5. Hardly Anyone Walks the Walk
In a company that values remote or hybrid work, everyone walks the walk. That means it allows and encourages people at all levels—from entry-level to the C-suite—to work remotely or in a hybrid arrangement. If only early or mid-level employees are hybrid, it could indicate that off-site workers can’t move up the career ladder unless they move to fully in-person work. Examine the organization to see if there are remote or hybrid workers at every career level. A lack of remote or hybrid higher-ups could indicate workers won’t have long-term success at this company unless they’re 100% in-person.
6. There’s a Lack of Trust
Working remotely or in a hybrid arrangement requires a solid foundation of trust. Managers and coworkers should be able to trust that each person on the team will follow through on what is expected of them. Additionally, if challenges do arise, a healthy team will be in communication to work through and solve any problems.
7. Meetings and Celebrations Aren’t Inclusive
Companies that commit to and embrace hybrid and remote work make an effort to rotate meeting times and celebrations, so that all employees, whether fully remote, in person, or hybrid, are included. Communication tools make it easy to share kudos with the entire organization, and virtual events can be organized to include everyone. Companies committed to remote and hybrid employees use these tools to praise and include everyone equally.
8. Career Paths Are Unclear
Knowing the opportunities and potential for growth and career advancement is critical for all employees. If it seems that in-person employees have a more clear-cut path for career development or advancement compared to remote or hybrid companies, that’s an indication that the company does not value remote workers or see them as part of a larger strategic plan. The career paths for employees should not be based on whether or not an employee works in the office, remote, or hybrid, but rather a consistent methodology that works across all employees regardless of their work type.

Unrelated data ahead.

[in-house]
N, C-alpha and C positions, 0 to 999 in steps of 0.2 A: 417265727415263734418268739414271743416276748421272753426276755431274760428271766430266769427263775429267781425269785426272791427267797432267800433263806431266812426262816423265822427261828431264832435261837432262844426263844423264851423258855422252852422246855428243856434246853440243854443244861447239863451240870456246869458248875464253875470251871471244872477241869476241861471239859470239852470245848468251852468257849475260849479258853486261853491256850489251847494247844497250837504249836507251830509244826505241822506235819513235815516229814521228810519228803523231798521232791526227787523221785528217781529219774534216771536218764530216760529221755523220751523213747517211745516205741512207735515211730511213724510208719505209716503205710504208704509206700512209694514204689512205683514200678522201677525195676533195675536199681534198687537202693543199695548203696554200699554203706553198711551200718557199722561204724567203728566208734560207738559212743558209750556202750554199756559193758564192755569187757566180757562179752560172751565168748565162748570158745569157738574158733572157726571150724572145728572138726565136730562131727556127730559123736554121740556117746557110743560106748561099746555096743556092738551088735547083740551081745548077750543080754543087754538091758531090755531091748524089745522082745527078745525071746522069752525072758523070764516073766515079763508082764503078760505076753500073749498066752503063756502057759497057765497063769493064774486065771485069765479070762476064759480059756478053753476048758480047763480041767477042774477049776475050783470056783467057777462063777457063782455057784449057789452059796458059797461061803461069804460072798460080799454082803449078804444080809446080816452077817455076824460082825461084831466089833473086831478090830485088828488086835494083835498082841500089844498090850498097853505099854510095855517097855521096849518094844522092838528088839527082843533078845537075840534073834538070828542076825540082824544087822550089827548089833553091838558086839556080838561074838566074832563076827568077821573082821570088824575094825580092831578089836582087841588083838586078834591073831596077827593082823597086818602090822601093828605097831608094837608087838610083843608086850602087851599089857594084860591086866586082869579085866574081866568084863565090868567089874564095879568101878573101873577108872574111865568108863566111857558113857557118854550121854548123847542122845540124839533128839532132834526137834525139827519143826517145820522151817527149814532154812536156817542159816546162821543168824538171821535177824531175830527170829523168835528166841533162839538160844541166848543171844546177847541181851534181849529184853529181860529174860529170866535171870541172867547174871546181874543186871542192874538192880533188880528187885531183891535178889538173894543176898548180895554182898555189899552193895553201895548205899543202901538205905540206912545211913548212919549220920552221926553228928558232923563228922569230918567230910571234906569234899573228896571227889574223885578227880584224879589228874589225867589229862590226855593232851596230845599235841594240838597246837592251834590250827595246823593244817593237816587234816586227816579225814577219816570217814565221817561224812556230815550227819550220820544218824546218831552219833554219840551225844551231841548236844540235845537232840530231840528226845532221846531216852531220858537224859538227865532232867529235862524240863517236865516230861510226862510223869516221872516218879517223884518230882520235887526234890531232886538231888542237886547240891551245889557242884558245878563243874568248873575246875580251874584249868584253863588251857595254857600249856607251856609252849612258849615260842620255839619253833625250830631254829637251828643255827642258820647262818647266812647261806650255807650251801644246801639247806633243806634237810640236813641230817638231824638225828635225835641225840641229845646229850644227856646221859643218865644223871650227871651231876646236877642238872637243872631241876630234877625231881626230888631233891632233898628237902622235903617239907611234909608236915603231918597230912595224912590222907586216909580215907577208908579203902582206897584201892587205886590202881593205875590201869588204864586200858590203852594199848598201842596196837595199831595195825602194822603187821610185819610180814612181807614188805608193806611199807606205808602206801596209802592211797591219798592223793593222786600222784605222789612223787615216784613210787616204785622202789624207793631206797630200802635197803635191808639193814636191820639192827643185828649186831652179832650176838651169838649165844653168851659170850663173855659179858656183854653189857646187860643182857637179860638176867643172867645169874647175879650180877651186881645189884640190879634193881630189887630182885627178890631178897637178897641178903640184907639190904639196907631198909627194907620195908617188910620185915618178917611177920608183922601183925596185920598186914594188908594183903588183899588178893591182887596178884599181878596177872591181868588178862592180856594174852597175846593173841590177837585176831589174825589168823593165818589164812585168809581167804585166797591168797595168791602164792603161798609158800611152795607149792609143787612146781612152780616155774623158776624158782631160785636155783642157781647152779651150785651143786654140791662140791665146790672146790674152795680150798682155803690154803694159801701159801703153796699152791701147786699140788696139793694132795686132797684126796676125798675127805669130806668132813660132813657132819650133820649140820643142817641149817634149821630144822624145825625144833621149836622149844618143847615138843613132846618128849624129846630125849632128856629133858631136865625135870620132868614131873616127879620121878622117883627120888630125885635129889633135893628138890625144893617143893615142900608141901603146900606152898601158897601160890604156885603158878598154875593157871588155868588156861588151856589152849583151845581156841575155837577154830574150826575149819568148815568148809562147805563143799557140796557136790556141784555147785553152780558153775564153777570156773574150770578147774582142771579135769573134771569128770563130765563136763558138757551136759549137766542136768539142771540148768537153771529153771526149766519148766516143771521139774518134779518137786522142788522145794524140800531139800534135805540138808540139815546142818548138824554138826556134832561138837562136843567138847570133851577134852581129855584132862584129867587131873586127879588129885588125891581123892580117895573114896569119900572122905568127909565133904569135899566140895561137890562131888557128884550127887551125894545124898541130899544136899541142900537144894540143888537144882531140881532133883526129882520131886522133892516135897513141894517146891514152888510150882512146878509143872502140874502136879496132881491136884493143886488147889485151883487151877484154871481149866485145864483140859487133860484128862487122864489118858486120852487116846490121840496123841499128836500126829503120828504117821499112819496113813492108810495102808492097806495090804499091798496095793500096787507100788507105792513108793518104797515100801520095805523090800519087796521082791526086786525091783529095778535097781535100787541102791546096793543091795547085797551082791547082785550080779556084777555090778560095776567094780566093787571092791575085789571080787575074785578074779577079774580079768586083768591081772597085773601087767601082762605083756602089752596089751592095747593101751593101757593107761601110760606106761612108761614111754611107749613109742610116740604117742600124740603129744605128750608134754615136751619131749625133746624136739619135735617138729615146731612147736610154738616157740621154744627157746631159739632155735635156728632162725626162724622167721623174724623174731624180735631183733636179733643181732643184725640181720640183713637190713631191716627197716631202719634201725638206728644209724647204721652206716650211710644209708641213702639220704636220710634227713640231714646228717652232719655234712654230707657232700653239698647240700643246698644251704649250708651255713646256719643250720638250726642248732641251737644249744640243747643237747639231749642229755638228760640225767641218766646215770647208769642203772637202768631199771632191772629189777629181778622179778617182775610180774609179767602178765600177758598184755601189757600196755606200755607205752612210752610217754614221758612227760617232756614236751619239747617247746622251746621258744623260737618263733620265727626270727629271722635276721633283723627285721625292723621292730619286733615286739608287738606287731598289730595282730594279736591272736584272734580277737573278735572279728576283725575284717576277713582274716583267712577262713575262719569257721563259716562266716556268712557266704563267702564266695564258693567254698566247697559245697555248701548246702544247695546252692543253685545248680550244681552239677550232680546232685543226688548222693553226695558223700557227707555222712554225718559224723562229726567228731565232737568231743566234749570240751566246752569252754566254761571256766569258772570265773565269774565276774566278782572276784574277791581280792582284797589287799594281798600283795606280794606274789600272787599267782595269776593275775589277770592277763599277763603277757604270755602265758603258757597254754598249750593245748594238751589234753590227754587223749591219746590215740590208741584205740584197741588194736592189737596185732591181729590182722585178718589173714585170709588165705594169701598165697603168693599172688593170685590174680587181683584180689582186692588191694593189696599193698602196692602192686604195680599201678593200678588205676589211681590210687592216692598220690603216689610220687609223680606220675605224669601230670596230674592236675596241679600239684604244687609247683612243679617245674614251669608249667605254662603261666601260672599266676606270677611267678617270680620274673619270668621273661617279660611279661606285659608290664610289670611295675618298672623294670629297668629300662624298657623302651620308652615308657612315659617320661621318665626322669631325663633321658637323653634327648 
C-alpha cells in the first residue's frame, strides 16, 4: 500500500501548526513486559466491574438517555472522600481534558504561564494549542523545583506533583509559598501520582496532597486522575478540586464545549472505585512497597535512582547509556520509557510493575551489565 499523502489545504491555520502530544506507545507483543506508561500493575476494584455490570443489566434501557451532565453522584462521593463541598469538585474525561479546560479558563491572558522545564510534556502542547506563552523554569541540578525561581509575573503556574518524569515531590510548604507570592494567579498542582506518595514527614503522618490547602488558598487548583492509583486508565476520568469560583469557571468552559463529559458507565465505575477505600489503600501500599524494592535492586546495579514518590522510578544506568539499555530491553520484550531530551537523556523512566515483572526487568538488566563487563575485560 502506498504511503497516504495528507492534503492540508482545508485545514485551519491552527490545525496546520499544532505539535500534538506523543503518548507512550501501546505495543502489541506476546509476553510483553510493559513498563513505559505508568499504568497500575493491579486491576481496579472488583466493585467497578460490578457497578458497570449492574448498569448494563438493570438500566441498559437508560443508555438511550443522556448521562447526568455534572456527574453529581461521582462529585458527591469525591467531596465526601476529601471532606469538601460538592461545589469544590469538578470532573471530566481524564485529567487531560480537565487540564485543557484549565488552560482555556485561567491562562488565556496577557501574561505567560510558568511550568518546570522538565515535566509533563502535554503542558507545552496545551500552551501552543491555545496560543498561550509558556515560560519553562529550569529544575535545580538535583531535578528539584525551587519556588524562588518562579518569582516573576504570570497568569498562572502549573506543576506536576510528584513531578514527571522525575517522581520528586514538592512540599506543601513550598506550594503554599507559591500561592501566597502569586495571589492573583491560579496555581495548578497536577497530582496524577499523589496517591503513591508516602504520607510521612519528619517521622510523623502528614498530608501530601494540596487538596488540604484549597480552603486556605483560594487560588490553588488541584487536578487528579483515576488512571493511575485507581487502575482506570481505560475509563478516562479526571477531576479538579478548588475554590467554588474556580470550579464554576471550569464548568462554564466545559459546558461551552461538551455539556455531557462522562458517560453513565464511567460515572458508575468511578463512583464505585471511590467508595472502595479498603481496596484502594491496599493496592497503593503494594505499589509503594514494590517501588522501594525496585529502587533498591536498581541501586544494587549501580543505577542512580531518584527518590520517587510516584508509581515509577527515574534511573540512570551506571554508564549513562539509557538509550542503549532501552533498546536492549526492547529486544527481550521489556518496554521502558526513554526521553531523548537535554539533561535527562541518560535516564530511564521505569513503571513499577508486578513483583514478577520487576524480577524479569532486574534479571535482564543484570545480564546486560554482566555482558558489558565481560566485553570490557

9. Inconsistent or Confusing Meeting Times
Depending on the size of the company and where remote and hybrid employees live, some workers may be one or even several time zones away from the main office. While there are ways to overcome and work with time zone differences, if the company always holds meetings when it’s convenient for the in-person staff, this could indicate a toxic workplace. Scheduling should accommodate all employees, especially those in hybrid or remote roles. Meetings should be scheduled when everyone can attend, and it’s a good idea for some––or all––meetings to have everyone attend digitally when working with hybrid and remote team members.
10. Information and Technology Tools Are Inaccessible
For hybrid arrangements to work seamlessly, organizations should provide people with the tools and information needed to perform the duties of their roles successfully, wherever they’re working from. In a hybrid role, this often involves digital communication tools, document management tools, and project management software. Similarly, a lack of information is often a sign of a toxic work environment. When it comes to remote and hybrid workplaces, it’s not just a lack of information that’s a red flag. Companies that aren’t committed to remote workers may not make information easily accessible. When a company does not create and maintain a central platform for sharing crucial information with the entire company, it’s a sign of a toxic hybrid workplace.